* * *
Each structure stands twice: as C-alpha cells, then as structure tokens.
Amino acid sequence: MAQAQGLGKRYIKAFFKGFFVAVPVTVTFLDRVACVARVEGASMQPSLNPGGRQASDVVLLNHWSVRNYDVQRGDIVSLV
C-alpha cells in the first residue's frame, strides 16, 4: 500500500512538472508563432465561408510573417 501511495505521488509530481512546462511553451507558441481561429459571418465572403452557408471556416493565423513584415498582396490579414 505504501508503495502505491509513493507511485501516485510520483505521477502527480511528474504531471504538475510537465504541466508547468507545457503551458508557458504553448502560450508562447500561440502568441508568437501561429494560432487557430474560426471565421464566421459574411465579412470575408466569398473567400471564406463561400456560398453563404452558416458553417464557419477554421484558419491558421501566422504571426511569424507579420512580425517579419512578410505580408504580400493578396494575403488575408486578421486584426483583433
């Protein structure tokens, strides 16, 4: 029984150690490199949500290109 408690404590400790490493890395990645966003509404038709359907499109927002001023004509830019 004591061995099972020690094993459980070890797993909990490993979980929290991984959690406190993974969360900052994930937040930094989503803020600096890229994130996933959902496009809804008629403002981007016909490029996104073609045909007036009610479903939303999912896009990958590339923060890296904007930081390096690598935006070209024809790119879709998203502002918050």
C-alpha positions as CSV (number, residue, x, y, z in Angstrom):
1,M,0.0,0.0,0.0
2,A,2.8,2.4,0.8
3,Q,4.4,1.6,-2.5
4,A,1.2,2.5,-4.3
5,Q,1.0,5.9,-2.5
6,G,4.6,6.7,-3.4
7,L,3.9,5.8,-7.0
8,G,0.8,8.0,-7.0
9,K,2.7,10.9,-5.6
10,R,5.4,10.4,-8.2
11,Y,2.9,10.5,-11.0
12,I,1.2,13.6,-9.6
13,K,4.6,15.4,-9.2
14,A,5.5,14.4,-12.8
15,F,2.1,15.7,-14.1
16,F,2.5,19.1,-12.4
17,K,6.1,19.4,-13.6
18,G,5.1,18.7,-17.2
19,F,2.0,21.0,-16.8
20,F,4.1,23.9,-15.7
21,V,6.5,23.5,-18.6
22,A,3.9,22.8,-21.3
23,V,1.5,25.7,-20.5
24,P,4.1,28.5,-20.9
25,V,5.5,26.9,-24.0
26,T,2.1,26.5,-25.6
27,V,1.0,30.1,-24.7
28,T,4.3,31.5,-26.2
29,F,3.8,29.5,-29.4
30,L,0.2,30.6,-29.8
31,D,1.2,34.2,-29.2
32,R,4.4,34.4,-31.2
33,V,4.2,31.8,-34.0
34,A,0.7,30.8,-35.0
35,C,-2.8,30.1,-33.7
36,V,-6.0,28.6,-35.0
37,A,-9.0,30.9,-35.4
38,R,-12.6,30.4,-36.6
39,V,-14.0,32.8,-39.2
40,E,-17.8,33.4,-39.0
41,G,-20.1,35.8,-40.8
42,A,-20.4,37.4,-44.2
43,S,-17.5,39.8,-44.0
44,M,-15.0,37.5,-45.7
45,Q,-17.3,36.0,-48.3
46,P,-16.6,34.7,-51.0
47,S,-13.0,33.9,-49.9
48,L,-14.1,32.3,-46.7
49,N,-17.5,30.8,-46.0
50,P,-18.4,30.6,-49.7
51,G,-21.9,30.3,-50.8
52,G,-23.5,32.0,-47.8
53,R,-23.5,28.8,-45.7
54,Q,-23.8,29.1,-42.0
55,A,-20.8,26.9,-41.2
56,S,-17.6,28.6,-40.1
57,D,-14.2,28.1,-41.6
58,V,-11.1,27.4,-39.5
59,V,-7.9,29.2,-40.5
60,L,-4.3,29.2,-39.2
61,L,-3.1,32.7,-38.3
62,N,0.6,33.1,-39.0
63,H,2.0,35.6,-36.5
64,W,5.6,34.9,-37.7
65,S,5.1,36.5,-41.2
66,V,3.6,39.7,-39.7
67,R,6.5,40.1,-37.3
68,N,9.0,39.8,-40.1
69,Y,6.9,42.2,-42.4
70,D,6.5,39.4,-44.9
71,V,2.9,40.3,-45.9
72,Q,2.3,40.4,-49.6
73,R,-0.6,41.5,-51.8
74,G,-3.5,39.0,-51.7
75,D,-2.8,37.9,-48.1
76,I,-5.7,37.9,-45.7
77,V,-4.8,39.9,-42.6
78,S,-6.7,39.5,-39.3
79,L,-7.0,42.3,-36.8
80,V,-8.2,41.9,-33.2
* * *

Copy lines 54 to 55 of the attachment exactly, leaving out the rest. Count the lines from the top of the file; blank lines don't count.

49,N,-17.5,30.8,-46.0
50,P,-18.4,30.6,-49.7